Submitted to: Journal of Heredity
Publication Type: Peer Reviewed Journal
Publication Acceptance Date: 2/18/1999
Publication Date: N/A
Interpretive Summary: Common bread wheat has three progenitors which contributed three genomes (sets of chromosomes), called AA, BB, and DD, to wheat. Pairing relationships among chromosomes of these genomes have been assessed from the study of haploids (plants with half the chromosome number) of bread wheat. We wanted to know how the chromosomes of the A and B genomes would pair in the absence of the D genome. Because the A and B genomes are present in durum wheat we extracted haploids of durum to assess the pairing relationships between the A and B genomes as well as within the A and within the B genome. Haploids with and without the pairing regulator, Ph1, were produced by crossing appropriate durum genotypes with maize the technique standardized earlier in our laboratory. We studied the specificity of chromosome pairing using a specialized technique, fluorescent in situ hybridization (FISH). We have shown that chromosomes of the A and B genomes pair very well in the absence of Ph1. This pattern of pairing is similar to that in synthetic hybrids between the A- and the B-genome donors. Thus, we have demonstrated that the two genomes have undergone very little change since the evolution of durum wheat over 10,000 years ago.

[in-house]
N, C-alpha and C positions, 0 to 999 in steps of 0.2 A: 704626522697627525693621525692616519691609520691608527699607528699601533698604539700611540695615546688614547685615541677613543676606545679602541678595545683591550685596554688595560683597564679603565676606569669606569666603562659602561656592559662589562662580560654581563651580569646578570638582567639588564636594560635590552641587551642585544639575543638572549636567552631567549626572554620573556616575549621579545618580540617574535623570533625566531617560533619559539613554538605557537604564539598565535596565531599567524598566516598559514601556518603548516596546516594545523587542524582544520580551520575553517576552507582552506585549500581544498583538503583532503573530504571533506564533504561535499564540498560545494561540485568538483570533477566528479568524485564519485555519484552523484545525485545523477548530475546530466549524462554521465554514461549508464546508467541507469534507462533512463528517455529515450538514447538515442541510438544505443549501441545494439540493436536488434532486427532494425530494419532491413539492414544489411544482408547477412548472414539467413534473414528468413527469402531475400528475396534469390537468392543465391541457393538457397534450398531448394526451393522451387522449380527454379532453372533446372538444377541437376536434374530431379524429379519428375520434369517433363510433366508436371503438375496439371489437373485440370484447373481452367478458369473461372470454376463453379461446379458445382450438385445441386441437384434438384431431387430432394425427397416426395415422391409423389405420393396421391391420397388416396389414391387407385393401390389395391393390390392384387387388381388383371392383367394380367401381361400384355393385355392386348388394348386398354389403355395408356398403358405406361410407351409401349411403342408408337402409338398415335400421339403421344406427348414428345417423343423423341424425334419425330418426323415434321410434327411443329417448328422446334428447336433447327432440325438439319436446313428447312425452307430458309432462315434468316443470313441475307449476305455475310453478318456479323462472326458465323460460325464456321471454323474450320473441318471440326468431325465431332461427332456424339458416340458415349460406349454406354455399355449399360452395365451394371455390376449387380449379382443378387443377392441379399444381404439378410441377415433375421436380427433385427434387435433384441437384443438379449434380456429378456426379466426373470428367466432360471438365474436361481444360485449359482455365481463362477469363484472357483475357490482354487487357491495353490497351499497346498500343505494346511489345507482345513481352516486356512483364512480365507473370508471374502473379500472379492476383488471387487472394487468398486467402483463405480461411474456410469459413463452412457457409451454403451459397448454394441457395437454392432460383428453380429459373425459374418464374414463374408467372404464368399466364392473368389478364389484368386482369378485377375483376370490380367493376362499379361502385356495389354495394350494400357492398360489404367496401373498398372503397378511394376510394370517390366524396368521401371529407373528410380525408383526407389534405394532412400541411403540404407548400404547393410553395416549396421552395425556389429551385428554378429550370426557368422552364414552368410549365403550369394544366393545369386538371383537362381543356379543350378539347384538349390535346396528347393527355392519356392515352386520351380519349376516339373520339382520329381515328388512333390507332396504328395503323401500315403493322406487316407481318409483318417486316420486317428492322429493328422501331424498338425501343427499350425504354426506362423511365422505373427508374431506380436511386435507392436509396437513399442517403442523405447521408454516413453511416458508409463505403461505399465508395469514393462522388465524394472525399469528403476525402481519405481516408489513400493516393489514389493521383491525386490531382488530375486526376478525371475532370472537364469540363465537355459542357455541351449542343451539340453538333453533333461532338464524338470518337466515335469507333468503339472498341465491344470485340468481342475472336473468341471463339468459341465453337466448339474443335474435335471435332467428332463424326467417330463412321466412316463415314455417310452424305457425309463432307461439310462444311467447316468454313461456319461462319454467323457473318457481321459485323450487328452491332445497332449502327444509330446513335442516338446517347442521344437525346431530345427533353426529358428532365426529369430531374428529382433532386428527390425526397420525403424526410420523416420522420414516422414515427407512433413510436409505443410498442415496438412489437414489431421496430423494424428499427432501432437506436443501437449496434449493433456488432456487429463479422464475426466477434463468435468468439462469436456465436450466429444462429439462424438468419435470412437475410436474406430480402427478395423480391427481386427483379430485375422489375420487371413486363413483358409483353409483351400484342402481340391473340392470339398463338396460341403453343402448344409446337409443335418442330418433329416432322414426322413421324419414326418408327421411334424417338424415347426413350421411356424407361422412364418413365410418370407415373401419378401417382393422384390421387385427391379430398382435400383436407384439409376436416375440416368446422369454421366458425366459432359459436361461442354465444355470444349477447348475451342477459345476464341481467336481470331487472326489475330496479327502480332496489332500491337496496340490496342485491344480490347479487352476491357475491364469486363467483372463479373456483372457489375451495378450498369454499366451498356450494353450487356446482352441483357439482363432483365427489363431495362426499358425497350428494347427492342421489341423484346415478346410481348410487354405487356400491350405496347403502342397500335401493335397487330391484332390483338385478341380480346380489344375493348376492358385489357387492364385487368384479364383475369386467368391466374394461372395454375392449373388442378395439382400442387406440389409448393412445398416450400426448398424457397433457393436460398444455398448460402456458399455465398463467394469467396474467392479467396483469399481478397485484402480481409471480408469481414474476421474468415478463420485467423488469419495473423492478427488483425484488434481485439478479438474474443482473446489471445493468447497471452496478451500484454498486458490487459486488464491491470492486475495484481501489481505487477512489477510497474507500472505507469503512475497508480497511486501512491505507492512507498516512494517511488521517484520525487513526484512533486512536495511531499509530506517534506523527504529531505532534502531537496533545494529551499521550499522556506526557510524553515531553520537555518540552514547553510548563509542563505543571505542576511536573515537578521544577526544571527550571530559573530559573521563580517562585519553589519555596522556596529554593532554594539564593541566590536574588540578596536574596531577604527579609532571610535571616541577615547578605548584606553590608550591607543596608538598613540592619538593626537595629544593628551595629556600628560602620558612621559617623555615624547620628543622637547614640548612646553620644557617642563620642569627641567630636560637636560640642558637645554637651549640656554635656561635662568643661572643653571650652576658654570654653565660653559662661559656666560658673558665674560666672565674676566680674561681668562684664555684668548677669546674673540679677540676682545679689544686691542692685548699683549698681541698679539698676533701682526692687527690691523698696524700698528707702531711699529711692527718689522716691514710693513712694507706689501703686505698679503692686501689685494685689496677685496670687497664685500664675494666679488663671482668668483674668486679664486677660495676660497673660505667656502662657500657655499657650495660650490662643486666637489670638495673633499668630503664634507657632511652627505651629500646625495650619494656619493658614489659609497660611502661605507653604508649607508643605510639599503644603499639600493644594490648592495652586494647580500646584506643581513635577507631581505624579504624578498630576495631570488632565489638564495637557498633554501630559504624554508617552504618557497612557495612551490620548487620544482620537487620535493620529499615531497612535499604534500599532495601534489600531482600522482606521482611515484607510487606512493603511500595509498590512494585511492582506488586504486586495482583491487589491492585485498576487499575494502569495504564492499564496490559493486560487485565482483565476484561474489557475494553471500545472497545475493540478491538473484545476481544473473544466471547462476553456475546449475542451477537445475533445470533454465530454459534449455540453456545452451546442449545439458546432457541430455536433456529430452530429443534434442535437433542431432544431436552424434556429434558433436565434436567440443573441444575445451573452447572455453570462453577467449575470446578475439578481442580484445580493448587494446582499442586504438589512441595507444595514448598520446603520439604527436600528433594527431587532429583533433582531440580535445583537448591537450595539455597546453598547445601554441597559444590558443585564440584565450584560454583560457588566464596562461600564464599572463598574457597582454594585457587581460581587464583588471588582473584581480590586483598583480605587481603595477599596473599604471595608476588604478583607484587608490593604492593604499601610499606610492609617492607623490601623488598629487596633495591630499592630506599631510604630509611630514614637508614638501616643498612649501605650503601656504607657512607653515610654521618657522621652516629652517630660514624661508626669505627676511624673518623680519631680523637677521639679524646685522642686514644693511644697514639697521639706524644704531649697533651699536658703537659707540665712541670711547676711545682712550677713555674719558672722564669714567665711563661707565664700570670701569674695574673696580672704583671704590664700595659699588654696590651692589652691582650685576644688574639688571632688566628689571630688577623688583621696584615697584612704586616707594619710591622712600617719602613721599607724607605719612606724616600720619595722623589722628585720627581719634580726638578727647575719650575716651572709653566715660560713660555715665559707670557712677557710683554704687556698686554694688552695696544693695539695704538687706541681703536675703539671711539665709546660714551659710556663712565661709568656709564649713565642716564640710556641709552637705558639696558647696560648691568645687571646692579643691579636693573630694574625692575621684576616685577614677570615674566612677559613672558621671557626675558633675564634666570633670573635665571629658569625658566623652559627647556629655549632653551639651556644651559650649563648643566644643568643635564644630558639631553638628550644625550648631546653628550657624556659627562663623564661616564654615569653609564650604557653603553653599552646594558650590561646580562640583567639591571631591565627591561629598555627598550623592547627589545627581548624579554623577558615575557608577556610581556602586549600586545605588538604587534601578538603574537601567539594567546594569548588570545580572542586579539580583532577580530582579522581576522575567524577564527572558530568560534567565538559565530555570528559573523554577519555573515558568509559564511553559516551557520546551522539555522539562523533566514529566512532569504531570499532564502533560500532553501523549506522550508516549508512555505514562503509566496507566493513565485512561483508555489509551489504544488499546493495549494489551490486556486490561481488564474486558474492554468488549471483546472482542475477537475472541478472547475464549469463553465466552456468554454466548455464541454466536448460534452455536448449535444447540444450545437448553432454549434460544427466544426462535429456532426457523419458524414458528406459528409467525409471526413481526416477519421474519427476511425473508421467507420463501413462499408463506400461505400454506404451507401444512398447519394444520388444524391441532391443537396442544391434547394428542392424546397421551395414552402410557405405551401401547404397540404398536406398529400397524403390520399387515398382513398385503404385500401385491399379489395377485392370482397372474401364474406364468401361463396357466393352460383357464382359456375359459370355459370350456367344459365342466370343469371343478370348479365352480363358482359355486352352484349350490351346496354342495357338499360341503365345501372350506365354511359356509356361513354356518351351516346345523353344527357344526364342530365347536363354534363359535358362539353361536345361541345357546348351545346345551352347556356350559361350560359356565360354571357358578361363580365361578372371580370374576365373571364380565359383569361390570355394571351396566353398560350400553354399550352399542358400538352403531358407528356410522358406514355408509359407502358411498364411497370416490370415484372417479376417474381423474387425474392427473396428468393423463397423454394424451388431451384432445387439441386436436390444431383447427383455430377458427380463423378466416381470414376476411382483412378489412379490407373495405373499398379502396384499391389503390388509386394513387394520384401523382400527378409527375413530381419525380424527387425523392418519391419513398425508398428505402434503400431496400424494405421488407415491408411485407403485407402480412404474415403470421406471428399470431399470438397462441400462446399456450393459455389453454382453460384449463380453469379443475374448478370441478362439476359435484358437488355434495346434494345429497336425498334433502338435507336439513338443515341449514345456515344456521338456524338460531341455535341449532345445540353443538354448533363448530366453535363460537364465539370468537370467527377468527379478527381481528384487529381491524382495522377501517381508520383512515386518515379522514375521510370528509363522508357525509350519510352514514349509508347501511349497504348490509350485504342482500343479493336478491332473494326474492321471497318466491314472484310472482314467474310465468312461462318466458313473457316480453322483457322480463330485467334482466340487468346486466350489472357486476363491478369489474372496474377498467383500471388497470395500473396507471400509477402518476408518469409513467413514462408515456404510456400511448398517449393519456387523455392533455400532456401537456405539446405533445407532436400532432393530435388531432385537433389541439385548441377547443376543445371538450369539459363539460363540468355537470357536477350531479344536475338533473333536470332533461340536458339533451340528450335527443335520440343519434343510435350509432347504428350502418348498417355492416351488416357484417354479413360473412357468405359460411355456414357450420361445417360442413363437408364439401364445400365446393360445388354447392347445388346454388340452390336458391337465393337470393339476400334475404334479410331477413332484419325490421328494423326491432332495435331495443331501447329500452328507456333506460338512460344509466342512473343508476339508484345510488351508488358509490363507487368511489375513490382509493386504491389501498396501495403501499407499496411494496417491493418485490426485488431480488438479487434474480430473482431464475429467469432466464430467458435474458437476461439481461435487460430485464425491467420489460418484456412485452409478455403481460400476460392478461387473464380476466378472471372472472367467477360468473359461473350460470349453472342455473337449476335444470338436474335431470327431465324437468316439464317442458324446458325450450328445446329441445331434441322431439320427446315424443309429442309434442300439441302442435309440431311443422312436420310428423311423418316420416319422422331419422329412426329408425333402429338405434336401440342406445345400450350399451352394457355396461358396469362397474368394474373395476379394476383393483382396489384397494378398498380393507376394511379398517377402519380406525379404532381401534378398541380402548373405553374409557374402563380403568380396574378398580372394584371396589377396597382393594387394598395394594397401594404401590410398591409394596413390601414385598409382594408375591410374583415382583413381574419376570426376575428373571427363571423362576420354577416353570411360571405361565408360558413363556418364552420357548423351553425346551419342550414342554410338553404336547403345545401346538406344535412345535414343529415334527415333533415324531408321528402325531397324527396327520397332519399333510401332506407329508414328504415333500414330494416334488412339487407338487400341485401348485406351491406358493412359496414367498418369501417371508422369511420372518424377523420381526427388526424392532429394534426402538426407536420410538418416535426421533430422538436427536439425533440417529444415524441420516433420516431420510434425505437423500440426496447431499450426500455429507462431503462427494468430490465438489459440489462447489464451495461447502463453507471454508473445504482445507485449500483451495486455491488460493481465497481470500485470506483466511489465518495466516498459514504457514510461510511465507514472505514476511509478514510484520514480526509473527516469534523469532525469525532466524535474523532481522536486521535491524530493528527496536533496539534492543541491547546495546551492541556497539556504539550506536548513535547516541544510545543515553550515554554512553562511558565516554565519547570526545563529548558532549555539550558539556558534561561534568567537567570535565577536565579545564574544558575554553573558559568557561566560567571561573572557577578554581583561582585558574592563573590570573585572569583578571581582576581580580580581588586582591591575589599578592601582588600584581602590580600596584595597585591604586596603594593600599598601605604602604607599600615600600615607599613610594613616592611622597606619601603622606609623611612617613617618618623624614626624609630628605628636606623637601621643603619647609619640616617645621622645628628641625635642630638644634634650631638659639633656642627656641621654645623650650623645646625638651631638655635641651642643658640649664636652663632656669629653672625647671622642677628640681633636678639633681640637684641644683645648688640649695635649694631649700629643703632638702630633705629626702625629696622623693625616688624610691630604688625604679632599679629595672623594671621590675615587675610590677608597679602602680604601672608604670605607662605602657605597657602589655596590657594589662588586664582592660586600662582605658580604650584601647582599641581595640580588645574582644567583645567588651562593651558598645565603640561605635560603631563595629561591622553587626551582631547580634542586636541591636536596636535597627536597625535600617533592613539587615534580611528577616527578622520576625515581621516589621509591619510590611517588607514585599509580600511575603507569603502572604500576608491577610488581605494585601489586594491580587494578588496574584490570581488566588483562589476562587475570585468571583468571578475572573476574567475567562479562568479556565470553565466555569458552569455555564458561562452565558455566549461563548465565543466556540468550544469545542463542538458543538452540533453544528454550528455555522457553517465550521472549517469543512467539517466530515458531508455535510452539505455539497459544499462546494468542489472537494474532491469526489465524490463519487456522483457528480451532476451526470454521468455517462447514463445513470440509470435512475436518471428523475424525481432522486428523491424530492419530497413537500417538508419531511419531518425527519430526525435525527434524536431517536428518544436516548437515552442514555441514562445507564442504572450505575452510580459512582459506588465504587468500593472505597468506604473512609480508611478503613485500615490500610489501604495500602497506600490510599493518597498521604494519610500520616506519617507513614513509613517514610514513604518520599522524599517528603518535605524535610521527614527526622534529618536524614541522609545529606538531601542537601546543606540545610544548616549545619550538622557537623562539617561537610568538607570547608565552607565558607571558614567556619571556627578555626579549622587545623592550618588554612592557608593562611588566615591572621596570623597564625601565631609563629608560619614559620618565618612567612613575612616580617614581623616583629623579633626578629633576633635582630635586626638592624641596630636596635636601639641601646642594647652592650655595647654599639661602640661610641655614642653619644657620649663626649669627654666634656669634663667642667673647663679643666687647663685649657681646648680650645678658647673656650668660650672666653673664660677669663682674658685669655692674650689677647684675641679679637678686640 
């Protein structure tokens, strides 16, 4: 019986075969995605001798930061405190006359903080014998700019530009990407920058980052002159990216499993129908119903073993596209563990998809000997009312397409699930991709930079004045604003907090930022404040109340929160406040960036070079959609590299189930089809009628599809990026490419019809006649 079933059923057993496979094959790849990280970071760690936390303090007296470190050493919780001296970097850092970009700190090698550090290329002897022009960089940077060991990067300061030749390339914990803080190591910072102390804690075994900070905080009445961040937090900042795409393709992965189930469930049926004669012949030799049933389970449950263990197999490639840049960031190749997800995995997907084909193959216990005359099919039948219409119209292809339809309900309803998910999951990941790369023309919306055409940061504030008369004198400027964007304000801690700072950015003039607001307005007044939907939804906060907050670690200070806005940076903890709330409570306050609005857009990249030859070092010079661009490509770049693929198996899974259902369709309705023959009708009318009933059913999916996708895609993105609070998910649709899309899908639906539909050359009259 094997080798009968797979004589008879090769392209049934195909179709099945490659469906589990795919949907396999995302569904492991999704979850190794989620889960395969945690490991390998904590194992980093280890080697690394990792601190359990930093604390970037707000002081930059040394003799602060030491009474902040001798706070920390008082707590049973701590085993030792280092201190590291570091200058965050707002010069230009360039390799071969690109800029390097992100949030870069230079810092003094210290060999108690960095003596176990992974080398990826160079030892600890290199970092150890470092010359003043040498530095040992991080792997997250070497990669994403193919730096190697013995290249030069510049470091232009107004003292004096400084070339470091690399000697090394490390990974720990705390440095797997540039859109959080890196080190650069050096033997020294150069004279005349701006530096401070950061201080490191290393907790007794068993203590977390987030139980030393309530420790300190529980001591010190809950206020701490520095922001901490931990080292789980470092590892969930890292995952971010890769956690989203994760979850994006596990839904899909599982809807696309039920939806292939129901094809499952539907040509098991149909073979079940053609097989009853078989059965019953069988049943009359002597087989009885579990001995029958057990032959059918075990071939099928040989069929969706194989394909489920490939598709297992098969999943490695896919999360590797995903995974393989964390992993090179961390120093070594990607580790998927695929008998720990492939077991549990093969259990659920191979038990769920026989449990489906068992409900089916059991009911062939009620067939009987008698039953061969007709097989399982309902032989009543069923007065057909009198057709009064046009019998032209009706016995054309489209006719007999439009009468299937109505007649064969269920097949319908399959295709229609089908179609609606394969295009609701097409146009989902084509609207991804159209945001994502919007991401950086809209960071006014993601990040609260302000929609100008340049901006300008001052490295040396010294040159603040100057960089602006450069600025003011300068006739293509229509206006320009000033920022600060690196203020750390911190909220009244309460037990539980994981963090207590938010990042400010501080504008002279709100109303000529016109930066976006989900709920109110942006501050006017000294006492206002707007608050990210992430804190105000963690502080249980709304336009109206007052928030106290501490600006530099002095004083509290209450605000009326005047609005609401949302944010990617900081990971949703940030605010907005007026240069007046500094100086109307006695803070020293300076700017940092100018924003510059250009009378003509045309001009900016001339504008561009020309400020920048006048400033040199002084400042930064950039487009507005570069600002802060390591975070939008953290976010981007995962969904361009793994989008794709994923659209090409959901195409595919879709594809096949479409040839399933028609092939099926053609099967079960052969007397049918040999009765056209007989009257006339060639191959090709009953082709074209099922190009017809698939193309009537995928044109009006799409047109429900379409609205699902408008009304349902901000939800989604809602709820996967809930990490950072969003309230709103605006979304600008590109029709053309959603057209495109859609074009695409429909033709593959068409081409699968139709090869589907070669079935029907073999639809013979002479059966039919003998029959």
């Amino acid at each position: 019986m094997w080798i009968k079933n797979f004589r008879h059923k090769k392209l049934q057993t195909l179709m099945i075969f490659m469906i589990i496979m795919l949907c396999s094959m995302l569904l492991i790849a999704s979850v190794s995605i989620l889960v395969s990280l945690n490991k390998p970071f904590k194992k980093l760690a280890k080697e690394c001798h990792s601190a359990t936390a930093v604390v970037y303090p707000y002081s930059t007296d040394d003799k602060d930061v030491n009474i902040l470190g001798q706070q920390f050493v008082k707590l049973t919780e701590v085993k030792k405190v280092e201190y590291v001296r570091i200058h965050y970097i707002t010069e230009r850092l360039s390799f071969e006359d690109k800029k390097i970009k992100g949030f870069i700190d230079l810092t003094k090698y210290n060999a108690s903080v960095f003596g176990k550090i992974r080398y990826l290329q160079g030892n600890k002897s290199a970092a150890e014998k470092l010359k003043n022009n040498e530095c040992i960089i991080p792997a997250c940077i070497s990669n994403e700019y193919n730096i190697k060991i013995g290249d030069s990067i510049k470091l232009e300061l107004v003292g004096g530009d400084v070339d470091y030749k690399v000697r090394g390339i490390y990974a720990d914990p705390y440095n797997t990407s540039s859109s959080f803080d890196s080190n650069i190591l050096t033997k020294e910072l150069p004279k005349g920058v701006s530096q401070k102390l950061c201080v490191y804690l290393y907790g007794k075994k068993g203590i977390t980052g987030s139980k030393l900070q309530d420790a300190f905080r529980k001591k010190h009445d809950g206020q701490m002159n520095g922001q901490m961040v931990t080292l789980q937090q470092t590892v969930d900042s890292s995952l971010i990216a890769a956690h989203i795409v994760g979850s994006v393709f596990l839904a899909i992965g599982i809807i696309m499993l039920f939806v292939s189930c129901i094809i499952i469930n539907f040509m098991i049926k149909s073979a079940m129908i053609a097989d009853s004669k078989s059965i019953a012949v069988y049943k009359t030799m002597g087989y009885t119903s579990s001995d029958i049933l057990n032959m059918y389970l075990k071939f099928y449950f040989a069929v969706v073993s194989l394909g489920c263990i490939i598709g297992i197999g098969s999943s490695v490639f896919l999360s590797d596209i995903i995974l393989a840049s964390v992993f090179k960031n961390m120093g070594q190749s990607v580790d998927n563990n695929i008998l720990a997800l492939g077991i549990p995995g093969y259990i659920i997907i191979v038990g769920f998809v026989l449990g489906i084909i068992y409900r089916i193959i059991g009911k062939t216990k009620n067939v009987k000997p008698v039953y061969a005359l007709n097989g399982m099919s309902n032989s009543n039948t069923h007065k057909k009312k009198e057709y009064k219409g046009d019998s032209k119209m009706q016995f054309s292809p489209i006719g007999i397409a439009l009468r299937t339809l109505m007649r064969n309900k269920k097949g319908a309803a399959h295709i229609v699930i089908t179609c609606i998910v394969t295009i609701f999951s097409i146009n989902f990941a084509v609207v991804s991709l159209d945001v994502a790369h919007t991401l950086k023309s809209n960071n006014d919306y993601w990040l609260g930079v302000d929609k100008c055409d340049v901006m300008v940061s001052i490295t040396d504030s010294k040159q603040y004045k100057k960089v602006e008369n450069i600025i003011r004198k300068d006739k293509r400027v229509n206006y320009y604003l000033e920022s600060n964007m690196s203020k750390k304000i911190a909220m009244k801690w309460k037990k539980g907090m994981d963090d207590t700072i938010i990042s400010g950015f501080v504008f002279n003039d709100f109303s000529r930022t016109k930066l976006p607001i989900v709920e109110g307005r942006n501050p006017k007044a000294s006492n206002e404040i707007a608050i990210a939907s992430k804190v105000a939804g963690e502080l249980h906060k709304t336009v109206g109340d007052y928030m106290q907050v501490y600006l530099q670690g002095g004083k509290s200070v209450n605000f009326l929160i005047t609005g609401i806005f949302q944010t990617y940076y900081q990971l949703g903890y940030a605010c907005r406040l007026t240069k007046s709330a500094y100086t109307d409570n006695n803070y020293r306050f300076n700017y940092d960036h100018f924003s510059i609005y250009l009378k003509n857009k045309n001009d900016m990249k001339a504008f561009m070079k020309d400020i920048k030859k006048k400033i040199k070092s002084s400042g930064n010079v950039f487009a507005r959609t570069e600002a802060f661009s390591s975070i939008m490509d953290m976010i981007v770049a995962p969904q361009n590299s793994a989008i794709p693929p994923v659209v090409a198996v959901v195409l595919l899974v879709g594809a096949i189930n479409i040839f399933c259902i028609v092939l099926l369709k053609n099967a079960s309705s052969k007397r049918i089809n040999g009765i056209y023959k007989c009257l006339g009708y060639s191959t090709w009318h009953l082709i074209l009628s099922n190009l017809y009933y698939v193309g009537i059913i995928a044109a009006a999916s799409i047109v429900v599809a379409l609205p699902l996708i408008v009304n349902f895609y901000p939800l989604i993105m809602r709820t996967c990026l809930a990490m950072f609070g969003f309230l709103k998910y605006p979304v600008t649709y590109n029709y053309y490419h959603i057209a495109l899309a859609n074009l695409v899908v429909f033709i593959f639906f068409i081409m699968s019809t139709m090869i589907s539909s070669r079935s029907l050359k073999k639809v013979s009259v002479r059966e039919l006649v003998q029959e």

Technical Abstract: To assess inter- and intragenomic chromosome pairing relationships in durum wheat, chromosome pairing and chiasma frequency were studied in durum haploids (2n=2x=14; AB genomes) with the Ph1 allele, haploids with the ph1c allele, and substitution haploids with chromosome 5B replaced by chromosome 5D. The Ph1-haploids extracted from seven durum cultivars, Durox, Langdon, Lloyd, Medora, Monroe, Renville and Vic, had very little pairing, with only 3.14% of the chromosome complement paired and 0.23 chiasma per cell. Genotypic variation in chromosome pairing was observed among these haploids. Chromosomes of the A and B genomes in the ph1c-haploids showed an increase in pairing, with 38.57% of the complement paired and 3.0 chiasmata per cell. The potential of intergenomic pairing was much better realized in the substitution haploids, which had 51.33% of the complement paired with chiasma frequency of 4.1 per cell. FISH (fluorescent in situ hybridization) analysis of meiocytes revealed that most of the pairing was intergenomic, i.e. between the chromosomes of the A and B genomes. Up to 6 intergenomic bivalents were observed, and the highest association was 1 III + 5 II + 1 I. Intergenomic ring bivalents were frequently observed, a few showing interlocking. A low frequency of intragenomic pairing within the A genome and within the B genome was observed but the FISH analysis indicated that this was not caused by intergenomic translocations. Intragenomic bivalents within the A genome were more frequent than within the B genome. These might have formed because of the presence of residual homology with a genome or perhaps due to intragenomic translocations.